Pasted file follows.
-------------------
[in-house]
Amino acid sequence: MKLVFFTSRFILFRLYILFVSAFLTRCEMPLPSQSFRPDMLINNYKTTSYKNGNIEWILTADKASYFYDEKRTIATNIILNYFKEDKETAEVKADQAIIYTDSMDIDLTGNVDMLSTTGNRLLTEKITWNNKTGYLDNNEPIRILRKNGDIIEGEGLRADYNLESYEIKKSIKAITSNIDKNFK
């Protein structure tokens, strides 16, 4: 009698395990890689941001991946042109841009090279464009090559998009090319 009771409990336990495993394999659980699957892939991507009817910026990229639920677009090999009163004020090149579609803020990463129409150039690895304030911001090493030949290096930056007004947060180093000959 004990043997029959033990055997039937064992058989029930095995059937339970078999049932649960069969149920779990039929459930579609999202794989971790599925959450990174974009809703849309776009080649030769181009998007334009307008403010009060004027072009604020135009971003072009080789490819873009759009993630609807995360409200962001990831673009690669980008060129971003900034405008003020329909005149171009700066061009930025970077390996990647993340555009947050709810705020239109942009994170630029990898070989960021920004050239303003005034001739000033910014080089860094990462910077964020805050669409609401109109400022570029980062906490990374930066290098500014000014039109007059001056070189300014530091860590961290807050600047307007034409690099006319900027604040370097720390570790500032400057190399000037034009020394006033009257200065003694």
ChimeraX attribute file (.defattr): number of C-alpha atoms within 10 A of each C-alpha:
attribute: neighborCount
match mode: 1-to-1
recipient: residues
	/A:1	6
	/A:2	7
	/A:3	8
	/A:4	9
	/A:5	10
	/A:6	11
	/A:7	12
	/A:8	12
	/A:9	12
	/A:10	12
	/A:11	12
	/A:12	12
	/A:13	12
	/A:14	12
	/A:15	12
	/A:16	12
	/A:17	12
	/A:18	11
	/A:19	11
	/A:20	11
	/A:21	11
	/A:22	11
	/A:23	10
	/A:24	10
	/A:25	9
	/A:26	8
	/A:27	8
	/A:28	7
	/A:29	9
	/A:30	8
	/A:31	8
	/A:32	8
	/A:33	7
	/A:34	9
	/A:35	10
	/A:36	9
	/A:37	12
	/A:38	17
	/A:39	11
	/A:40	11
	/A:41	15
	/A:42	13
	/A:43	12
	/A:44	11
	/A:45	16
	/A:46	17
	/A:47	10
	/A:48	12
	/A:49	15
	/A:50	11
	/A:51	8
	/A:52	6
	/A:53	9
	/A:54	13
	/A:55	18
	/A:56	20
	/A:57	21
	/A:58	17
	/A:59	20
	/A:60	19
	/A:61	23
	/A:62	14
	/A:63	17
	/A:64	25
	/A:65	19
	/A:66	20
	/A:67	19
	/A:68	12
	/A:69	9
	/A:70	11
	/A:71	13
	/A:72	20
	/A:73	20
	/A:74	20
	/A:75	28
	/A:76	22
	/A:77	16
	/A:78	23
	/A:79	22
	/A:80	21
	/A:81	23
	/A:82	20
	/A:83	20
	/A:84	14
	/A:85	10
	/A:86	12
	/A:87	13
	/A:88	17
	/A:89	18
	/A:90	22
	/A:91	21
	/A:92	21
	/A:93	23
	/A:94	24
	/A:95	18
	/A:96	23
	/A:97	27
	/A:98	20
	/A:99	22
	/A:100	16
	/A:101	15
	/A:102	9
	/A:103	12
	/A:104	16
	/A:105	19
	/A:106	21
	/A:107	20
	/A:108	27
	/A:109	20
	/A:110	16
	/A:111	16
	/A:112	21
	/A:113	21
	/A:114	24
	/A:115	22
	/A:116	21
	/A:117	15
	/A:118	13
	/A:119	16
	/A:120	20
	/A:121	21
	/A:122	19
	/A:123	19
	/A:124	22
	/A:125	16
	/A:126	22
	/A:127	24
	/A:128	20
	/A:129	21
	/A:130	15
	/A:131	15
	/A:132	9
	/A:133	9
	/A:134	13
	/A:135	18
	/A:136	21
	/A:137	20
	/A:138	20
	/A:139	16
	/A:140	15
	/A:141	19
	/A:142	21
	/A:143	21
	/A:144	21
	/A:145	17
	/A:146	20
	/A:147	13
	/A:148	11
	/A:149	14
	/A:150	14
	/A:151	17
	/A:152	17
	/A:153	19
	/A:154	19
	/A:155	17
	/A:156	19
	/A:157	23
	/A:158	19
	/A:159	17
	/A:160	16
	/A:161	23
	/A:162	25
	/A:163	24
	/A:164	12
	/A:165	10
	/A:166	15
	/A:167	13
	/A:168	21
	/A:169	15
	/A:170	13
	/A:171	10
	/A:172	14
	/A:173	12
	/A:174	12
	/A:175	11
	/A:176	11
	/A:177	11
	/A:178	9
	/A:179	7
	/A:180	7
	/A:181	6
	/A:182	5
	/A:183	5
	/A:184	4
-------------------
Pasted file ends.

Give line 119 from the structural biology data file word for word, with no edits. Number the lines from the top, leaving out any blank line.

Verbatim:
	/A:112	21